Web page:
3. Gather estimates for home repairs. This can help you figure out how much money you’ll need to request from your insurance company. Your insurer may also send an inspector to your home to see the damage.
  4. File your claim as soon as possible. Filing an insurance claim and receiving the money can take a while. Also, if the natural disaster affected lots of people in your community, then insurance companies may get backed up trying to deal with all of the claims.
  5. If you must vacate your home, tell your insurance agent. If your home is severely damaged, you might need to live somewhere else while it’s being repaired. Your homeowners or renter’s policy may help pay for a hotel or other temporary lodging.
  6. For extra housing assistance, ask FEMA for help. If your homeowners or renter’s policy doesn’t pay for temporary housing — or pays for only some of it — contact FEMA. You may be eligible for financial help if the President has declared the disaster a major disaster. (You can check the status of your community’s disaster here.)
  7. Contact your state emergency management agencies for help if needed.
Tips & Facts

Good to Know

Patelco has a great resource page to help you find local help with things like food, medical care, and utilities.

Know your rights

During a disaster, you might face medical bills or other unexpected expenses. If a disaster affects your finances, rest assured that you’re not alone. Support is available and you have the right to ask for help with bills, fees, paperwork and more.

If you’re struggling financially after a disaster, start by getting organized. Make a list of your necessary bills and expenses including:

  • mortgage or rent
  • debt payments like student loans
  • insurance
  • cell phone
  • utilities

Then contact your providers and explain your situation. Many companies have policies in place to help people just like you, who have experienced a natural disaster or catastrophe.

Challenge: You’re struggling to pay your mortgage or rent.

Contact your mortgage lender or landlord right away to let them know.

You have the right to ask for help with your home loan. Ask your mortgage company which hardship options are available. They might offer a forbearance plan, which allows you to make smaller payments or even skip some payments. (You’ll still need to pay them later on, of course.)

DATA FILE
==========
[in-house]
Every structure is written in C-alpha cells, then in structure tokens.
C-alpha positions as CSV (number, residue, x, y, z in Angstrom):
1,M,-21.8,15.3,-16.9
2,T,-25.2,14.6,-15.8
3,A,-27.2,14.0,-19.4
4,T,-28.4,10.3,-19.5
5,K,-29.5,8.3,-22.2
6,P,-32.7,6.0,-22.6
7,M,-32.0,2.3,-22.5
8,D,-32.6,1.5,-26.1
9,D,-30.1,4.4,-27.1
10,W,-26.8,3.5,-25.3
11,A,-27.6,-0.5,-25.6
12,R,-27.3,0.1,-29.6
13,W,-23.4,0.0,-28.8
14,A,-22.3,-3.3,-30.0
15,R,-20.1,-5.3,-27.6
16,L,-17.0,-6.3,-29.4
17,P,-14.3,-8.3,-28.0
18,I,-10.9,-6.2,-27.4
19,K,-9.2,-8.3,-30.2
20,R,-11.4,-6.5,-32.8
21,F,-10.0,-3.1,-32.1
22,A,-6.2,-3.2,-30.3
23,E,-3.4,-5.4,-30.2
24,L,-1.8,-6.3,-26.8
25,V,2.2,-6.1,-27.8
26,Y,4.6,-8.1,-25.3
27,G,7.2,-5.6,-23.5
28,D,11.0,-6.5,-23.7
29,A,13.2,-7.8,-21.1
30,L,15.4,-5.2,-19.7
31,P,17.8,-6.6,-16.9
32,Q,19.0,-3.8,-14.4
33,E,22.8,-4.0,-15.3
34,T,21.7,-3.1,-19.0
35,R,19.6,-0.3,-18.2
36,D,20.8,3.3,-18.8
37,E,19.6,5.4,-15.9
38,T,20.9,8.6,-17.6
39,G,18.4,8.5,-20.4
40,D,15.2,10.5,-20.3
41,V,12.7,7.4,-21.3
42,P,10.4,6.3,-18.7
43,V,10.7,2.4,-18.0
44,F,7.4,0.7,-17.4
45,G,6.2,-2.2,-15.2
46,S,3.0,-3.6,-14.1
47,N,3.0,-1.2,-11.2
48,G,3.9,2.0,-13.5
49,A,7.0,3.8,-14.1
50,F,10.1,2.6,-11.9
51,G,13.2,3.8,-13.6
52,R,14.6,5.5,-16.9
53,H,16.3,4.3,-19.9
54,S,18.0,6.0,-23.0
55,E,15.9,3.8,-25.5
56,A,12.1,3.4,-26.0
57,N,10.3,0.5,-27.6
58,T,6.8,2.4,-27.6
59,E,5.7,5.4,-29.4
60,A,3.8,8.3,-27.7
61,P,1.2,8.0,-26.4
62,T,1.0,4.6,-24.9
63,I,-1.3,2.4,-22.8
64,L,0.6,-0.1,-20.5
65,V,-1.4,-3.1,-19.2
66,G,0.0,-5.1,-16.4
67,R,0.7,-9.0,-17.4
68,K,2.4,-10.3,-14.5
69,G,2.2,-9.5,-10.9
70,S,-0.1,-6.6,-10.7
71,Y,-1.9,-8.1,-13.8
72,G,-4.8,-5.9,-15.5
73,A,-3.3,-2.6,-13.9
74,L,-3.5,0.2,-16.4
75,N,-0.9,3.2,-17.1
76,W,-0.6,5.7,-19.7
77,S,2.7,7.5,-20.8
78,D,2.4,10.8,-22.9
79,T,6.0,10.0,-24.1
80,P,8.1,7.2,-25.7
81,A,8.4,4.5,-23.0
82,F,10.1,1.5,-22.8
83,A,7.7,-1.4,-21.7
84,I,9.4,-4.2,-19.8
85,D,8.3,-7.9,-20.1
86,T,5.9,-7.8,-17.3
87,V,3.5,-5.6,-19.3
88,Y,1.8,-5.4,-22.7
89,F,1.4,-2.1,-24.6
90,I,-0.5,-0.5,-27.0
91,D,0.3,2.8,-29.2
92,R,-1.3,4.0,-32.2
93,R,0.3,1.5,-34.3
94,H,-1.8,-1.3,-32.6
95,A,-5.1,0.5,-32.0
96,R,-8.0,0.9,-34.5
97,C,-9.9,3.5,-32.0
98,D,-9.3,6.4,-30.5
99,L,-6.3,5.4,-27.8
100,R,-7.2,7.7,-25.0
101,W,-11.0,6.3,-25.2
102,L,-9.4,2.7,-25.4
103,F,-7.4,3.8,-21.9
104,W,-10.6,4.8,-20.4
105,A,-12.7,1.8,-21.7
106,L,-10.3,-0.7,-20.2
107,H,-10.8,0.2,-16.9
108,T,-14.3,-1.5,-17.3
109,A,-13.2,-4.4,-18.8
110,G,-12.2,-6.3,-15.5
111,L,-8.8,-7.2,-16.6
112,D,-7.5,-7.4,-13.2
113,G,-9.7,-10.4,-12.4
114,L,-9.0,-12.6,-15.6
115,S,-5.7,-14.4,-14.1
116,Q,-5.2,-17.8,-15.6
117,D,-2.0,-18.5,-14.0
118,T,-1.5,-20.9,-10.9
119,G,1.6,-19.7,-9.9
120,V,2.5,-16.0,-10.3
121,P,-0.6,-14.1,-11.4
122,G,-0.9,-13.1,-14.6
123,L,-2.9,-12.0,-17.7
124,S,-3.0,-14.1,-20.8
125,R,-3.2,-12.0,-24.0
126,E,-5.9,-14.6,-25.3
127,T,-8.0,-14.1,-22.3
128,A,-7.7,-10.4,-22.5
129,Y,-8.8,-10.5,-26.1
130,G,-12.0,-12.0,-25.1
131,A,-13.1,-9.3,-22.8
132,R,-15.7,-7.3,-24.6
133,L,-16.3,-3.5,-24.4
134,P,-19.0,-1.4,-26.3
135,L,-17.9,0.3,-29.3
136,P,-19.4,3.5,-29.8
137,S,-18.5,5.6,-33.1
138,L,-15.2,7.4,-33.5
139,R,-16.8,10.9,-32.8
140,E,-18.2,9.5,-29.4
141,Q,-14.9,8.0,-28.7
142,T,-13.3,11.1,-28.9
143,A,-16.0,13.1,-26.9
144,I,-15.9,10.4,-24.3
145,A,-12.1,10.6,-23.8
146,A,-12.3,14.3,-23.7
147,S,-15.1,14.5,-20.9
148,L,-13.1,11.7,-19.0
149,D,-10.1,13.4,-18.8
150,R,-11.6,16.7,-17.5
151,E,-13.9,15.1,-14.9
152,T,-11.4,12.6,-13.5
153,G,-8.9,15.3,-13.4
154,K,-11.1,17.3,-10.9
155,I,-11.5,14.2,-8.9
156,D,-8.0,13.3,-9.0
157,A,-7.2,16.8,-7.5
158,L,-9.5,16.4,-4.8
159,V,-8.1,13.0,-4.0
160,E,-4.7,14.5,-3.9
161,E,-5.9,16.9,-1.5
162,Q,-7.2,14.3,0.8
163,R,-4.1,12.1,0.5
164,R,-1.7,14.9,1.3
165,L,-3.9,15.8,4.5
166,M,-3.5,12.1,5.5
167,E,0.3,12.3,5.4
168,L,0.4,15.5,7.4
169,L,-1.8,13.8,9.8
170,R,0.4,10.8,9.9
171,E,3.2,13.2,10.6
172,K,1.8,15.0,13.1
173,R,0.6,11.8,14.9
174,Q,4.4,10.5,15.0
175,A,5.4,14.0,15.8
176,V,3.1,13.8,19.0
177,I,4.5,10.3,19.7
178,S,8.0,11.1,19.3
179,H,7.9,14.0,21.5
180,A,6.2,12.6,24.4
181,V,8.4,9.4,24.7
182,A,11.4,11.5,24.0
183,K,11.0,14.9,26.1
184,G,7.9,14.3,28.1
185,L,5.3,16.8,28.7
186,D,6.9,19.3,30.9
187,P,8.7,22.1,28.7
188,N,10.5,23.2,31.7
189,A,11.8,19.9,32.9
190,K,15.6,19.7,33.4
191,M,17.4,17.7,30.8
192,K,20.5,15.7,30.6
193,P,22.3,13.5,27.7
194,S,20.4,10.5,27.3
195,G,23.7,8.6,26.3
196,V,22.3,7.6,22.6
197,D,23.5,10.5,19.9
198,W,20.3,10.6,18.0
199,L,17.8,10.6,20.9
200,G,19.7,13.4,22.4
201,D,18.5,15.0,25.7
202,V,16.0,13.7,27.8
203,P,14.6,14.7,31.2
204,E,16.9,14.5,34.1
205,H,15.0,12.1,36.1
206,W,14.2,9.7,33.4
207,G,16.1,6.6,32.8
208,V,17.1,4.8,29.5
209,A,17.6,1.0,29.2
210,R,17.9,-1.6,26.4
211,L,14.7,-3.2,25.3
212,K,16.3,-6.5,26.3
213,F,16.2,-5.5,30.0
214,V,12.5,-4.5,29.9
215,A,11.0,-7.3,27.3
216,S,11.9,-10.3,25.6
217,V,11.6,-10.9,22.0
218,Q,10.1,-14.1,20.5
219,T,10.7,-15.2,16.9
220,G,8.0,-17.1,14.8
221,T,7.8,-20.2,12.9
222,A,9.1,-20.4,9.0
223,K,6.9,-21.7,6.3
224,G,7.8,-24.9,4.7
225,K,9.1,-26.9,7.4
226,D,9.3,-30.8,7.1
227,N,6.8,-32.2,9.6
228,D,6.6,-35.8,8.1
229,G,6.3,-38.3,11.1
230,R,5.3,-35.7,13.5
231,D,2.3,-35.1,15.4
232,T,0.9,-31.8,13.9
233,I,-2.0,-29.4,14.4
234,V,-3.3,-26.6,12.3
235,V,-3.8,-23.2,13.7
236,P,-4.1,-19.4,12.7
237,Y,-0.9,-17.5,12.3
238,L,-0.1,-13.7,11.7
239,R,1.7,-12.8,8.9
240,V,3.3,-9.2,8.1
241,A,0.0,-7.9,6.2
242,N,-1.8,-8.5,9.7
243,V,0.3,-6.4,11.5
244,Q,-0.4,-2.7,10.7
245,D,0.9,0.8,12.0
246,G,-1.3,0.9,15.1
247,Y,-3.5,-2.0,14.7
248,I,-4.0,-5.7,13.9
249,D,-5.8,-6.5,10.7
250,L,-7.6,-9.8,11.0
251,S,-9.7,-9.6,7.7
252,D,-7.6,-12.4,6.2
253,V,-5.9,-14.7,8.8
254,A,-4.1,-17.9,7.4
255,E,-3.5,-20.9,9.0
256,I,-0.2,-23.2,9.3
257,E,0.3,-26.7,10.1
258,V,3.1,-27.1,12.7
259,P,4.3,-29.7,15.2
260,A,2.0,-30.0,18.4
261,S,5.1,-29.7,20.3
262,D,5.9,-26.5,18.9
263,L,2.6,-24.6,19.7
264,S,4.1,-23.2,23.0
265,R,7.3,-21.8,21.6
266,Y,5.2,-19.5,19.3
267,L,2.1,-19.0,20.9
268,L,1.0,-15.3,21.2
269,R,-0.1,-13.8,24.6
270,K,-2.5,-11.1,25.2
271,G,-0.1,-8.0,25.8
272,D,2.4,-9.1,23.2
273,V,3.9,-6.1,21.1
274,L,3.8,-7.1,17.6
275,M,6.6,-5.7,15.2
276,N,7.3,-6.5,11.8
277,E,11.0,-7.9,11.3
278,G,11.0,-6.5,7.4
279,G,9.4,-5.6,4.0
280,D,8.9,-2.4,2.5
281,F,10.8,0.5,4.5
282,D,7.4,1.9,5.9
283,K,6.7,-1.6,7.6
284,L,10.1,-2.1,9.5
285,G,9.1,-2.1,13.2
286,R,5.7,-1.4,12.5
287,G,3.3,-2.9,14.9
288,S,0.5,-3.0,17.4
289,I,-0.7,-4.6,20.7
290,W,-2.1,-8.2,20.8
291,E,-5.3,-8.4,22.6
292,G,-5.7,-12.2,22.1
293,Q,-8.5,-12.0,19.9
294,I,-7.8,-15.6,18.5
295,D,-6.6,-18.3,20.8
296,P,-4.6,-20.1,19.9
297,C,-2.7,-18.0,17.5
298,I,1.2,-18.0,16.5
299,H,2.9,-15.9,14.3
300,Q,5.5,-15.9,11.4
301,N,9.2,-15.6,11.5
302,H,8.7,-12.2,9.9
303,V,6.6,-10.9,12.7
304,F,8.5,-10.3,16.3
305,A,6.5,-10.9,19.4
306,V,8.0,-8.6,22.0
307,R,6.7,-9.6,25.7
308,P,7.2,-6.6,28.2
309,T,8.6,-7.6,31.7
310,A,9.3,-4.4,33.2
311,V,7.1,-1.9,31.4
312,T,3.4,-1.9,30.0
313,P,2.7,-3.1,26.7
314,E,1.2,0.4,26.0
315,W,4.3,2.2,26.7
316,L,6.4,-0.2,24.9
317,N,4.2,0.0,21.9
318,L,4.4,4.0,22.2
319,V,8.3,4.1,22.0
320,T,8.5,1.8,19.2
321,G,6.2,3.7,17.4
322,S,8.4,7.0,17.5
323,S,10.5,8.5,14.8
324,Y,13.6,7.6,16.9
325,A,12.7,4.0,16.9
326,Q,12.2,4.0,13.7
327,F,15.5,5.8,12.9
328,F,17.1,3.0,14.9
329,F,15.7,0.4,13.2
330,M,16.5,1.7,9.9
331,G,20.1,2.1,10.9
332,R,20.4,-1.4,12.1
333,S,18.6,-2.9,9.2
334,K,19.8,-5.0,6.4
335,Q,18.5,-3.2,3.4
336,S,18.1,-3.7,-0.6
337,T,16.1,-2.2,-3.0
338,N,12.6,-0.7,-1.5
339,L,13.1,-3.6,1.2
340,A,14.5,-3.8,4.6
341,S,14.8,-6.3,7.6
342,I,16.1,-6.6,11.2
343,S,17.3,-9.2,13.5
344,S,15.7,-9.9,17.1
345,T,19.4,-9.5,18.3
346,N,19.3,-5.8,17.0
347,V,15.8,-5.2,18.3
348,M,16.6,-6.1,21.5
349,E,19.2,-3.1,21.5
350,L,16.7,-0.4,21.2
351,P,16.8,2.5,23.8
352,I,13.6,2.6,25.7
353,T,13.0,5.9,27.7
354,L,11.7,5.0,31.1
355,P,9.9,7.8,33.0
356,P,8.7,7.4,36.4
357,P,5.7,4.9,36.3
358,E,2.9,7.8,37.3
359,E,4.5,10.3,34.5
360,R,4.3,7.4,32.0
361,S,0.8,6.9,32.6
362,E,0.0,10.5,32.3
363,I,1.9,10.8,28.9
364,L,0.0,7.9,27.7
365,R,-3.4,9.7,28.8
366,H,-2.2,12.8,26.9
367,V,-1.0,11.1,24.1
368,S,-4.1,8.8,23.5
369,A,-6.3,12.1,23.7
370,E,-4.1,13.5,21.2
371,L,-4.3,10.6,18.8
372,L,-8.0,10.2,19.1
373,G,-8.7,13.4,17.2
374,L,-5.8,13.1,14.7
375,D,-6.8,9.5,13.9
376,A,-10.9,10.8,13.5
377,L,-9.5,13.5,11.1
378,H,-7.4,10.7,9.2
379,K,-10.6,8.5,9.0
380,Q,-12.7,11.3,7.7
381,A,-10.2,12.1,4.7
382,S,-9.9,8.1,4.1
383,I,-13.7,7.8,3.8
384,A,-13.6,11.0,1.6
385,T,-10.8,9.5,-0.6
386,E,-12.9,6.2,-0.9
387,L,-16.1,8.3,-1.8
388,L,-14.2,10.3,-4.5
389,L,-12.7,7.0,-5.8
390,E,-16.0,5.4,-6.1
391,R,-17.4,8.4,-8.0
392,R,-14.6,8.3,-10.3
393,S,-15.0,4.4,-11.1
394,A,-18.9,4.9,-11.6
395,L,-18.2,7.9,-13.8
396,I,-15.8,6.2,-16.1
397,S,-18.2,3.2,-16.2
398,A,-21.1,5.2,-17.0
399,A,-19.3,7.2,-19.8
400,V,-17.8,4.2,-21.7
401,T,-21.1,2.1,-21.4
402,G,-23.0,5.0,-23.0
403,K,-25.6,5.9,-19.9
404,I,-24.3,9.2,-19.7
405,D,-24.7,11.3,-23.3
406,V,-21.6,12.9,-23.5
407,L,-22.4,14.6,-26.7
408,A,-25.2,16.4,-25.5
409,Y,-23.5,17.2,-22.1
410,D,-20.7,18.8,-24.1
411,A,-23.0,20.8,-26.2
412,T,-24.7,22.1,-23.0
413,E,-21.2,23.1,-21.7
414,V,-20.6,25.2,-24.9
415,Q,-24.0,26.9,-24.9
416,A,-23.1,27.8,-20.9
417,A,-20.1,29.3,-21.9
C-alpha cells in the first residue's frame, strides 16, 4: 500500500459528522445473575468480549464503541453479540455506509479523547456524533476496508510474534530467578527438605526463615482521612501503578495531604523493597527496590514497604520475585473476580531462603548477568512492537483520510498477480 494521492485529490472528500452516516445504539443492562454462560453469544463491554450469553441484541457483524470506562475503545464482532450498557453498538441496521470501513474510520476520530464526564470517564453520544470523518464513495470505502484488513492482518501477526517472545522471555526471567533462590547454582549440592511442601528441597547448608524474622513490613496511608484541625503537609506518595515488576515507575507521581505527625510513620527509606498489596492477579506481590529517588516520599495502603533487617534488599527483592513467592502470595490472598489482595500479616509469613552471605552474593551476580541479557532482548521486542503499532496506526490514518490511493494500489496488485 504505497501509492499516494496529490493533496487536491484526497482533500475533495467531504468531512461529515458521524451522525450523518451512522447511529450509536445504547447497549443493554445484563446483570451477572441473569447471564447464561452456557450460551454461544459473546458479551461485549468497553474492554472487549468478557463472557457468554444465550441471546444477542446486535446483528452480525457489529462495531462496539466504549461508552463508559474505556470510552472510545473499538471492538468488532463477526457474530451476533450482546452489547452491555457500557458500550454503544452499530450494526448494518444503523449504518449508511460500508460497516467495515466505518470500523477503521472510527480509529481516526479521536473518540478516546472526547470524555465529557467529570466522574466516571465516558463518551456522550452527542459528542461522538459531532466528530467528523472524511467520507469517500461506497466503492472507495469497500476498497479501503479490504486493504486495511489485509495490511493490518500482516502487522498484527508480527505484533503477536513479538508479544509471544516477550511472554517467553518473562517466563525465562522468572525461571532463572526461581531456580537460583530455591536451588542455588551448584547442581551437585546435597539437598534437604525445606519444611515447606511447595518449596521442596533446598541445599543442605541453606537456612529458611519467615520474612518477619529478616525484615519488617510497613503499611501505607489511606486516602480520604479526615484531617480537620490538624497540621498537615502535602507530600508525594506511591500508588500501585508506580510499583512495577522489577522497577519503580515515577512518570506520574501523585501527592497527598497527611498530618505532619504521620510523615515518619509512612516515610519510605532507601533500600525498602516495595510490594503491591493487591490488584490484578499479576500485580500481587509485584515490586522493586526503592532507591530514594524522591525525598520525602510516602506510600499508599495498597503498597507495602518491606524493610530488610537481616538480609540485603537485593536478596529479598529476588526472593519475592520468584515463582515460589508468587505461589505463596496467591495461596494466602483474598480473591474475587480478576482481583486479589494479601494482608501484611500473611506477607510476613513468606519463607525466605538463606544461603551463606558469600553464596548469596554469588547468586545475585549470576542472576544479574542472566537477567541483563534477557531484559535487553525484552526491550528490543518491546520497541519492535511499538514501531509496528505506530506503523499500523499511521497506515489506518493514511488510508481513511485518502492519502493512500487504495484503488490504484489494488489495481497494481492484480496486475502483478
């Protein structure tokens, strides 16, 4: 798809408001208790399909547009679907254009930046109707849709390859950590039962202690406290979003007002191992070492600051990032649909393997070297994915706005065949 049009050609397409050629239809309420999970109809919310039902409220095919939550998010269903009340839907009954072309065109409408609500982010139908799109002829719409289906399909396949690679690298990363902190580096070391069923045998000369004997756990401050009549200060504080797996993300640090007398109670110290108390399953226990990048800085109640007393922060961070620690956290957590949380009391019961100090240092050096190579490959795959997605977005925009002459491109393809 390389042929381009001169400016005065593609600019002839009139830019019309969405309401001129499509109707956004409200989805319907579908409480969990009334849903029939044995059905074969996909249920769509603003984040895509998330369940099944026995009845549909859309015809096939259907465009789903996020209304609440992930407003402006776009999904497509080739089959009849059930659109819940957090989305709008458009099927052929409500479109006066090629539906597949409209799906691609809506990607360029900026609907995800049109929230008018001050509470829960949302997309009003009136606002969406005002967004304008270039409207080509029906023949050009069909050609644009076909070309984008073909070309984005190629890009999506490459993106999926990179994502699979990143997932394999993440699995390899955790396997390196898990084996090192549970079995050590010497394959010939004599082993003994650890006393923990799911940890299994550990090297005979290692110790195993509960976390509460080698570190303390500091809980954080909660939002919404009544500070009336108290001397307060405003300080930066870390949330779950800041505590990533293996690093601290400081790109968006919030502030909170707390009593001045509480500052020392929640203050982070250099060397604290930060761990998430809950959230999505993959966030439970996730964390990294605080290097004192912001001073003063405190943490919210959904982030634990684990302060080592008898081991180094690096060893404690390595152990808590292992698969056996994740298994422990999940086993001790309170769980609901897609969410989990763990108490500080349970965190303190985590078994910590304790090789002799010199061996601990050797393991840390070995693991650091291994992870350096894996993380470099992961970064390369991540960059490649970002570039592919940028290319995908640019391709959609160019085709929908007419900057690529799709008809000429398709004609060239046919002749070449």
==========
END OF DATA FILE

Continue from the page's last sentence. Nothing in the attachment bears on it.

If you’re having trouble making rent payments, your landlord might be willing to waive any late fees. And if your home is damaged, you have a right to ask for a rent discount.

Challenge: Your home was destroyed and you need financial help to rebuild.

If your home was damaged beyond repair, the FHA can help you get a mortgage to rebuild or buy a new home — without making a down payment.

Challenge: You’re having trouble paying your student loan.

Federal student loans have special natural disaster forbearance programs that you can apply for if you were affected by a federally declared disaster. A forbearance program allows you to stop making payments for a period of time. (Keep in mind that interest will continue to accrue.)

Challenge: You can’t afford to pay your energy company or Internet provider.

Utility companies may be willing to work with you, so give your provider a call.

Challenge: You’re worried that you might fall behind on your credit card bills.

Contact your credit card company. A customer service agent may be able to offer you flexibility until you get back on your feet.

Challenge: You need to connect with an affordable mental health provider.

One good way to reach social services is 211, which can connect you with local agencies that can help. And don’t be afraid to reach out to local nonprofits. Many are designed to help people dealing with a disaster.

You may have to swallow your pride to call these companies and ask them for help. But keep in mind that many are willing to help. They won’t just call and volunteer their support, though, so you have to be brave and reach out to them.

Keep in mind that your employer may also have resources that you can tap into. Talk to your HR department and see what they can offer.